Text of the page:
Despite many tragic losses of members of the Band Service of the years, many will agree that arguably the most tragic loss of all is that of the 11 killed at Deal on the 22nd of September 1989. It was Deal RFC President David Donachie who reminded the spectators of the 2021 Deal Memorial Match that perhaps the best sport for building the bridges and maintaining the ties after such a cowardly act is rugby. This year saw the match played in Portsmouth for the first time since 2017 and also on the Royal Navy Rugby Union home pitch at Burnaby Road.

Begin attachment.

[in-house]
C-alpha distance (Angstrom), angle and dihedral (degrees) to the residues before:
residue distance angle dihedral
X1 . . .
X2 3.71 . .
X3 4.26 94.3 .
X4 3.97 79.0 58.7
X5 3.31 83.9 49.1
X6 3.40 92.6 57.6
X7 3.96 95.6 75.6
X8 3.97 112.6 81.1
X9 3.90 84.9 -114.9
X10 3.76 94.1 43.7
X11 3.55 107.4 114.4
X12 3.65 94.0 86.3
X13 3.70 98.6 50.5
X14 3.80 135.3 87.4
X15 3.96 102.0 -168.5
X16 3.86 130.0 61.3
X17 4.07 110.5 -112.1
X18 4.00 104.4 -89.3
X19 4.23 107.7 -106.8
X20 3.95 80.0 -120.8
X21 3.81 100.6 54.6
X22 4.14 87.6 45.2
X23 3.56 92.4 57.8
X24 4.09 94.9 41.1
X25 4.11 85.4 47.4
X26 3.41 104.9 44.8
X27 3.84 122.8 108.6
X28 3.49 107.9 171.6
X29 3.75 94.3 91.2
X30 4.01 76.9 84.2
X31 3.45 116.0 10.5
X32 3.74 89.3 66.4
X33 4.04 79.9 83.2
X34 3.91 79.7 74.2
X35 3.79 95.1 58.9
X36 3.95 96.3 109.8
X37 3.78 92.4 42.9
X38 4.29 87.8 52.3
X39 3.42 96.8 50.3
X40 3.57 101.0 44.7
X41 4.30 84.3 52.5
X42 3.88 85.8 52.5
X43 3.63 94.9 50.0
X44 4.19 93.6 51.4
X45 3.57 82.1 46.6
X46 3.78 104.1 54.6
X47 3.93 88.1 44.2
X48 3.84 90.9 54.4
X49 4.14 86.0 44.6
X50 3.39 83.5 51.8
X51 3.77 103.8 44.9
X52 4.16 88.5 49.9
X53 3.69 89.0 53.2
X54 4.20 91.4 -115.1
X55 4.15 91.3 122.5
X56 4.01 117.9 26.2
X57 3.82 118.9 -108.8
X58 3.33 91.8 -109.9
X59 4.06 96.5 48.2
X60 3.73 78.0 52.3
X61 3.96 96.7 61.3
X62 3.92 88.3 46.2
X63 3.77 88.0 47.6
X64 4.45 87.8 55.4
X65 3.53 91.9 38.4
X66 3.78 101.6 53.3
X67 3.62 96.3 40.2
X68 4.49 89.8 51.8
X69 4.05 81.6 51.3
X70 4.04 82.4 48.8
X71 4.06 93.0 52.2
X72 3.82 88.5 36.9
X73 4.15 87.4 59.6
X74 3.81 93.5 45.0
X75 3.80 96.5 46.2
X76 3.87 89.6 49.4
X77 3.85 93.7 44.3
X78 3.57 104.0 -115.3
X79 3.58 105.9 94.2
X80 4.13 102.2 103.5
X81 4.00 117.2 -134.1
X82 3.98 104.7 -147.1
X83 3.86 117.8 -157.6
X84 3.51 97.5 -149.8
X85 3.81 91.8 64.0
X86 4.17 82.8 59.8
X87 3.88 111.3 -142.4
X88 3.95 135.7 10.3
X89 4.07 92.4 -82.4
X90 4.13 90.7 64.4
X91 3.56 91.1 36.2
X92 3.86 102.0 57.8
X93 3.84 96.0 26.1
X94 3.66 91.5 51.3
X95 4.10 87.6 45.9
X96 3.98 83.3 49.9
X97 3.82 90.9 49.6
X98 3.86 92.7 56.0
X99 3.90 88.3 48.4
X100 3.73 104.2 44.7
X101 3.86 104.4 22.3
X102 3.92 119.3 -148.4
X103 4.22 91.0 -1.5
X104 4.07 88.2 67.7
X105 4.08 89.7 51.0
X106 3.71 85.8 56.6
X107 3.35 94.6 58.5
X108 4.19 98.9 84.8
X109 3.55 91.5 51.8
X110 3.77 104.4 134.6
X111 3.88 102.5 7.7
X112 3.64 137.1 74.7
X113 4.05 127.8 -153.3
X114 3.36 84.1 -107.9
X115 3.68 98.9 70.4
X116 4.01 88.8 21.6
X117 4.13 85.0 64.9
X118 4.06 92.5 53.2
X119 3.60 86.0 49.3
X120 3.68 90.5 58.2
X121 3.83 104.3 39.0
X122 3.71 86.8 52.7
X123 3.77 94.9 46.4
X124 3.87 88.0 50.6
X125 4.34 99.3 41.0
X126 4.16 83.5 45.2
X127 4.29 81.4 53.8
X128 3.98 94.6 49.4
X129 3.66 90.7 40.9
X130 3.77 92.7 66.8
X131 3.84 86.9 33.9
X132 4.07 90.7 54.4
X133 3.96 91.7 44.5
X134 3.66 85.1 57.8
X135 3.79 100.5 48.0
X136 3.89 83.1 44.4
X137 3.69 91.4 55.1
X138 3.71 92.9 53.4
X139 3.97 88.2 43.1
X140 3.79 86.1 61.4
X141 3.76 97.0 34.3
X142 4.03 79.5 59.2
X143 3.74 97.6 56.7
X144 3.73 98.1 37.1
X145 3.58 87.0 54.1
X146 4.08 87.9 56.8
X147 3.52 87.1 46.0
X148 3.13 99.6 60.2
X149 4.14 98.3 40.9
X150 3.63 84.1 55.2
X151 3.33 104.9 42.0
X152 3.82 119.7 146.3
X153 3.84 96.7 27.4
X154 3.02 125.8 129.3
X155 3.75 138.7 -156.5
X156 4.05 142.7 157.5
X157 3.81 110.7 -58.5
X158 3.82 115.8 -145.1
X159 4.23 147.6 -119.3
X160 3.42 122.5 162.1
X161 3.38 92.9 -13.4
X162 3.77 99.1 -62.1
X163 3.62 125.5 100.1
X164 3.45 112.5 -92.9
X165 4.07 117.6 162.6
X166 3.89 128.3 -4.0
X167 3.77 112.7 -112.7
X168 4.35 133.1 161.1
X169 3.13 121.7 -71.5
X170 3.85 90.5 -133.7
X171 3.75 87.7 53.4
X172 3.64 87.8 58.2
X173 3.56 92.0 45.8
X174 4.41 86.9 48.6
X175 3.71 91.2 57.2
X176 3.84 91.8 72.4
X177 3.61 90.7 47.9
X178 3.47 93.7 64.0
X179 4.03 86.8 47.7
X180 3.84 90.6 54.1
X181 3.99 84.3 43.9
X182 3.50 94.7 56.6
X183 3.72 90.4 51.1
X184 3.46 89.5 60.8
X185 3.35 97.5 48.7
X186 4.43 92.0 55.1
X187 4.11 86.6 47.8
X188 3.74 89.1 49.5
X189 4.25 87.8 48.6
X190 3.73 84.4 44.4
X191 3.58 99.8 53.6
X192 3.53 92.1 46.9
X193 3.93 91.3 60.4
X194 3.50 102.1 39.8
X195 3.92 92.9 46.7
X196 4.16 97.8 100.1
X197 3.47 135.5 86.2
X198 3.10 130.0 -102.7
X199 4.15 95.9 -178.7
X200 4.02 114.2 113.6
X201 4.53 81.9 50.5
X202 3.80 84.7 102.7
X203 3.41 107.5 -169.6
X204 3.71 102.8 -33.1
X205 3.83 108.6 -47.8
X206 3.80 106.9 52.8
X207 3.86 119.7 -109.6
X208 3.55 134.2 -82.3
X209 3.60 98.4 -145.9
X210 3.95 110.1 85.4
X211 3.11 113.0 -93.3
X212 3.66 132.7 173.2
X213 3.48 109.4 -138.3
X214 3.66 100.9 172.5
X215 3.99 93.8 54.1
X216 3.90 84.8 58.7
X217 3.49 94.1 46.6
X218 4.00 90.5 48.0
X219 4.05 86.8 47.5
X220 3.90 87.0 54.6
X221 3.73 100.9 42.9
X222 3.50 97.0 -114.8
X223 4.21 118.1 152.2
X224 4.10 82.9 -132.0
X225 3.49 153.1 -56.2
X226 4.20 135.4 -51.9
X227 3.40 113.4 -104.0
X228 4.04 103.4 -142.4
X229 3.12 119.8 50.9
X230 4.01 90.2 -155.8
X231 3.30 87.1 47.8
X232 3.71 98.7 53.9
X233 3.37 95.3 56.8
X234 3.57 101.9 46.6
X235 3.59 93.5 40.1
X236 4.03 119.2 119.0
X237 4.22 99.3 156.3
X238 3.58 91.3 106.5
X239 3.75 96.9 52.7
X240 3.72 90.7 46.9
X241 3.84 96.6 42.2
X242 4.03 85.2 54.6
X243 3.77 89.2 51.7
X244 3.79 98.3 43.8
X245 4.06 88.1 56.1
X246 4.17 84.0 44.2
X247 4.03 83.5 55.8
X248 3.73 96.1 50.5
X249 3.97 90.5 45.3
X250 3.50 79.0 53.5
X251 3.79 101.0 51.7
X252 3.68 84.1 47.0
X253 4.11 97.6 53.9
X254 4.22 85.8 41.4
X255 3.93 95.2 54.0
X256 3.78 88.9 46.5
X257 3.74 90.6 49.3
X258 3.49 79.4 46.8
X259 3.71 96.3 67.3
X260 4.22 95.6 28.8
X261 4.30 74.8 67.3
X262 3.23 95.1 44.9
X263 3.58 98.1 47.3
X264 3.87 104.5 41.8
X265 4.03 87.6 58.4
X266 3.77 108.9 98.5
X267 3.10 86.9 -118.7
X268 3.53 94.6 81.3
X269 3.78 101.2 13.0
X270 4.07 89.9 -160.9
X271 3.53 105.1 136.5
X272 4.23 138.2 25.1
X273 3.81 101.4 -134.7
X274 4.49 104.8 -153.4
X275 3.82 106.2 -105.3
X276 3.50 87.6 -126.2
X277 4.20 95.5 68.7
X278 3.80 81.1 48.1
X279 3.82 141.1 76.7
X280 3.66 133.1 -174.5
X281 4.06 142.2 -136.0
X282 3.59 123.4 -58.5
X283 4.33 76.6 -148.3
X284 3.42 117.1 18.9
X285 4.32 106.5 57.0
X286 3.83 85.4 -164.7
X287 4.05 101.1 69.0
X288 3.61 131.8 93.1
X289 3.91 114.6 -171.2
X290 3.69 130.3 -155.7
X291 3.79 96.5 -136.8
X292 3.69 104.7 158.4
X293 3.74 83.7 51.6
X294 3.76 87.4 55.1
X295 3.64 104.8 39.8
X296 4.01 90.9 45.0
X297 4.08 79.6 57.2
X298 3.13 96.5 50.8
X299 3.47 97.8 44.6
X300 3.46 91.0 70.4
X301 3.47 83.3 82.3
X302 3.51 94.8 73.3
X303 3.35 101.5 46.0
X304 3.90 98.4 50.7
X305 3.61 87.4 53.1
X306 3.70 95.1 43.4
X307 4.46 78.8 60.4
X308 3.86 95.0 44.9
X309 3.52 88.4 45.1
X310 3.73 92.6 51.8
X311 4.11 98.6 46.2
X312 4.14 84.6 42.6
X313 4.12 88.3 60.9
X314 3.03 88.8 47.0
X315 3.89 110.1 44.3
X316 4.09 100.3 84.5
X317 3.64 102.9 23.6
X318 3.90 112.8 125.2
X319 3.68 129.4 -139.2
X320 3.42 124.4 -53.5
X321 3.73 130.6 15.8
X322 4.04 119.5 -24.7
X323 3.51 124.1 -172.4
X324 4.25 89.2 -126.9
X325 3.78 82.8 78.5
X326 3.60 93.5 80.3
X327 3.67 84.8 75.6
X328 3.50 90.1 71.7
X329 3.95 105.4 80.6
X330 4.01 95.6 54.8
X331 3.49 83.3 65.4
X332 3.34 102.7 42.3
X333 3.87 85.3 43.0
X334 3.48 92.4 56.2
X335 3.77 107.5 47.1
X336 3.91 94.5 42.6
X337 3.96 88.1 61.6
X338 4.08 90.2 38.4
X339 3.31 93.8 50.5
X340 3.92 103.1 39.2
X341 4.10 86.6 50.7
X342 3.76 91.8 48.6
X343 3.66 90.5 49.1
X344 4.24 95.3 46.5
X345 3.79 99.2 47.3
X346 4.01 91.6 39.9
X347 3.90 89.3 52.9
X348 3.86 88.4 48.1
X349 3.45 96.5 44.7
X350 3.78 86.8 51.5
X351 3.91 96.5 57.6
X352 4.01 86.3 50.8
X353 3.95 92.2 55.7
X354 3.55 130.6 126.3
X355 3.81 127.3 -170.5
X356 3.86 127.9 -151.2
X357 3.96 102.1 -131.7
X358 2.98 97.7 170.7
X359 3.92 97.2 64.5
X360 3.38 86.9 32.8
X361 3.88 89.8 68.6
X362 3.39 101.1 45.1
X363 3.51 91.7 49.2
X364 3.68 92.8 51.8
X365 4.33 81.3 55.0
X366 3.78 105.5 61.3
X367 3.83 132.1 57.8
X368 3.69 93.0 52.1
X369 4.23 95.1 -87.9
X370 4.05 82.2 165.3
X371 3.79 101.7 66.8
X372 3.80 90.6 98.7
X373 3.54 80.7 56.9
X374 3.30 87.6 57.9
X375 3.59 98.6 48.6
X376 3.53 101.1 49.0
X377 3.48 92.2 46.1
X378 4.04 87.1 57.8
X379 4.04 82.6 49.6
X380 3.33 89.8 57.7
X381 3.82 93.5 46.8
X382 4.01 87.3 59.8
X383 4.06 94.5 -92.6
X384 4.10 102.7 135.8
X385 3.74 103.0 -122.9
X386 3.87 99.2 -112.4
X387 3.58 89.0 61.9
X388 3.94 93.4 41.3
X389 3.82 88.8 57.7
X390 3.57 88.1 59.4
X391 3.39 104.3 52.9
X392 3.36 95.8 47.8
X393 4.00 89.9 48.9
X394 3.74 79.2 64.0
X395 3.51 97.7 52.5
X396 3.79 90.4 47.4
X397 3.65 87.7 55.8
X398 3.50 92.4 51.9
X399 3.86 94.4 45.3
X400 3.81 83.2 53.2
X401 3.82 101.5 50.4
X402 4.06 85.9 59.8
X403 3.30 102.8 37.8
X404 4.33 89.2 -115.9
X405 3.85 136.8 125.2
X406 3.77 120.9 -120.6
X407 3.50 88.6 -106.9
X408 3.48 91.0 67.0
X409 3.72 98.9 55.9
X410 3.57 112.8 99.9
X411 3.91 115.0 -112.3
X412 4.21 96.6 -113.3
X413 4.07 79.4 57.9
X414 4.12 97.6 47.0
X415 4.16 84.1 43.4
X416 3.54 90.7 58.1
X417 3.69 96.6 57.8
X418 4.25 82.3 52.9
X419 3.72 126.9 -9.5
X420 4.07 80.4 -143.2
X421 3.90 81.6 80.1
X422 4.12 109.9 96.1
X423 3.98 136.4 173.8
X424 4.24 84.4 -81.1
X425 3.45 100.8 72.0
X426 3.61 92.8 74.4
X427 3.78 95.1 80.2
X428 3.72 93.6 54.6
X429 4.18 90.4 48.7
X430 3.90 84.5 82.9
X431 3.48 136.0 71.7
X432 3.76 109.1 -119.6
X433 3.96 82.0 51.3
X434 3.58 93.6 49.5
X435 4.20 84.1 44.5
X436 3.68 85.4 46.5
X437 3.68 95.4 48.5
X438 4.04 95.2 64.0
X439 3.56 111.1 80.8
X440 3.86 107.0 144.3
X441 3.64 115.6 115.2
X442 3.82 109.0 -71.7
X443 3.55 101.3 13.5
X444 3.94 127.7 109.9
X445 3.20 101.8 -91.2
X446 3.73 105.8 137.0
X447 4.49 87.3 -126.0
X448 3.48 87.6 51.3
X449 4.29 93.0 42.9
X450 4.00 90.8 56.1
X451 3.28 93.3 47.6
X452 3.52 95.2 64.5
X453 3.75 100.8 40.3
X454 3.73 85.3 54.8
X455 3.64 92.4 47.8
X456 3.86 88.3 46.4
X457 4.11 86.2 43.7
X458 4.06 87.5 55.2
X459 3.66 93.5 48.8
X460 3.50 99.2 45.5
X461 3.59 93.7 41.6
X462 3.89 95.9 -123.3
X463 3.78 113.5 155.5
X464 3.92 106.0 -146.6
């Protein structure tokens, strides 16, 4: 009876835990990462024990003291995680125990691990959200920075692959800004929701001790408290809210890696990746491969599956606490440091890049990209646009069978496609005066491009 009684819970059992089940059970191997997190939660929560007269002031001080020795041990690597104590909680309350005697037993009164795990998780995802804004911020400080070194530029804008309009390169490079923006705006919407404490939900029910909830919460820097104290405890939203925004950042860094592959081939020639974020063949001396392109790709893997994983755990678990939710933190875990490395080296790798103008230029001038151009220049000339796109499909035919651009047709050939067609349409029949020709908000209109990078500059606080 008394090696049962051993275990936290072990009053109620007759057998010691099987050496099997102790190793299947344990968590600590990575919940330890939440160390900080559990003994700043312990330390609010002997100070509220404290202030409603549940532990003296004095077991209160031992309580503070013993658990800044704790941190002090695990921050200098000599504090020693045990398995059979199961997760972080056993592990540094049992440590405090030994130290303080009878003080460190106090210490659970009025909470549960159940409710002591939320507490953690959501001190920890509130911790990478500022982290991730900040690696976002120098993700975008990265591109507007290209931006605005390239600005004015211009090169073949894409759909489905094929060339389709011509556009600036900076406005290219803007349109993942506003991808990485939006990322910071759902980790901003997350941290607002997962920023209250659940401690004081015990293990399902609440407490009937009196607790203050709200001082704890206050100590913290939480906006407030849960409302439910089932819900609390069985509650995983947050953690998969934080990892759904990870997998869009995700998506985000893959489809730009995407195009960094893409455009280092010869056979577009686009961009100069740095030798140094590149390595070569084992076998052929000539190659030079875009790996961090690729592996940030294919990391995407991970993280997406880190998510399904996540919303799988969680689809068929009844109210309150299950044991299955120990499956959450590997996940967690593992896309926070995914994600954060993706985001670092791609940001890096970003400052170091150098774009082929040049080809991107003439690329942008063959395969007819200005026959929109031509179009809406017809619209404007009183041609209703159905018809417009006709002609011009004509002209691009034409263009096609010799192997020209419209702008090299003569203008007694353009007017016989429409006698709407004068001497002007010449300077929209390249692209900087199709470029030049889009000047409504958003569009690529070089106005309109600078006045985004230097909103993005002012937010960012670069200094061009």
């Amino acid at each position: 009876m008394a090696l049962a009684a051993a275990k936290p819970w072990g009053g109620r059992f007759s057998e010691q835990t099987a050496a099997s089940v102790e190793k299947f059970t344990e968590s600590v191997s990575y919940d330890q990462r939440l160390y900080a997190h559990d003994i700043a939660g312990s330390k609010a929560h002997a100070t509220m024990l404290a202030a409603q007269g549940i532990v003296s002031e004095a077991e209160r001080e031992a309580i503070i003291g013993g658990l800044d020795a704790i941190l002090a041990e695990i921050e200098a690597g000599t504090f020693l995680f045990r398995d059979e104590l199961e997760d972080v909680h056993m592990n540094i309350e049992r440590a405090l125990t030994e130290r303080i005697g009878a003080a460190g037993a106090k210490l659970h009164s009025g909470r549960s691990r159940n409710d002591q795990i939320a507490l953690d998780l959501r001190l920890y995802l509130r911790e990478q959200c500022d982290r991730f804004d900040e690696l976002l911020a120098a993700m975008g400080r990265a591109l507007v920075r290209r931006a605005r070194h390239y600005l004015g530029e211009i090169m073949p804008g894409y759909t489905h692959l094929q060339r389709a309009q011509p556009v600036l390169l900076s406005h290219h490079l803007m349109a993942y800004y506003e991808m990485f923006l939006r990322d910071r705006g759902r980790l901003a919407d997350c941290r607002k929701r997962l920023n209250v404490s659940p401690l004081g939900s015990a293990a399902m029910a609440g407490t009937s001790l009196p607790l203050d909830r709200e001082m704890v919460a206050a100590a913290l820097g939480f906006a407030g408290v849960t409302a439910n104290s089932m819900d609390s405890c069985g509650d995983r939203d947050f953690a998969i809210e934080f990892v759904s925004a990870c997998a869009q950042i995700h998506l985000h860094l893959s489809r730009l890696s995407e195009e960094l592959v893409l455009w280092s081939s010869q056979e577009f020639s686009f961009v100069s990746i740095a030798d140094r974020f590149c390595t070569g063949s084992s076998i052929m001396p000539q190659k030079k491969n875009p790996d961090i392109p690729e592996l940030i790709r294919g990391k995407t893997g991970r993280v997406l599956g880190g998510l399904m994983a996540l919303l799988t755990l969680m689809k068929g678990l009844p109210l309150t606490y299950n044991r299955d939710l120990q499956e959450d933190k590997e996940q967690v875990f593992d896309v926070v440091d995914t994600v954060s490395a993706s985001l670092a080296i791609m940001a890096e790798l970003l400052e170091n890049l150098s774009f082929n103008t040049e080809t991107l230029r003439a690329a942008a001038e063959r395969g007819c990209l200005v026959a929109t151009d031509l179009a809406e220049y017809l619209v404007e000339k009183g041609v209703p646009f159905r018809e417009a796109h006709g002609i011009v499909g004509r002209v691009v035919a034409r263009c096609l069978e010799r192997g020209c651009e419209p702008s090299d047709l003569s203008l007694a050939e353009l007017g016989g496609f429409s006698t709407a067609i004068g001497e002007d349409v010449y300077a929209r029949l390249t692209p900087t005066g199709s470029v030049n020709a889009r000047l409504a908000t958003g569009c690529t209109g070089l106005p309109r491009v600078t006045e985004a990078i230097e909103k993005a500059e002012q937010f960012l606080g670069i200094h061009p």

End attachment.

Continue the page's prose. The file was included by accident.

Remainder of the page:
The Deal Memorial game is always a fiery affair. The two teams are fired up on passion and a sense of duty to those that lost their lives on that day over 30 years ago. It was made more emotional for Deal who recently lost their club president, former Col David Storrie. A big supporter of this annual match, his presence on the sideline and in the bar will be missed. RIP sir. A last post and minutes silence reminded everybody that the game represented a lot more than 80 minutes of sport.

The game has also had a touch of rugby celebrity to it from year to year. Former band service member Spencer Brown went on to play for England and this year Newcastle Falcons Director of Rugby Dean Richards, whose son played for Deal, sat in the stands. Some wondered if he was scouting winter cover for the long season ahead.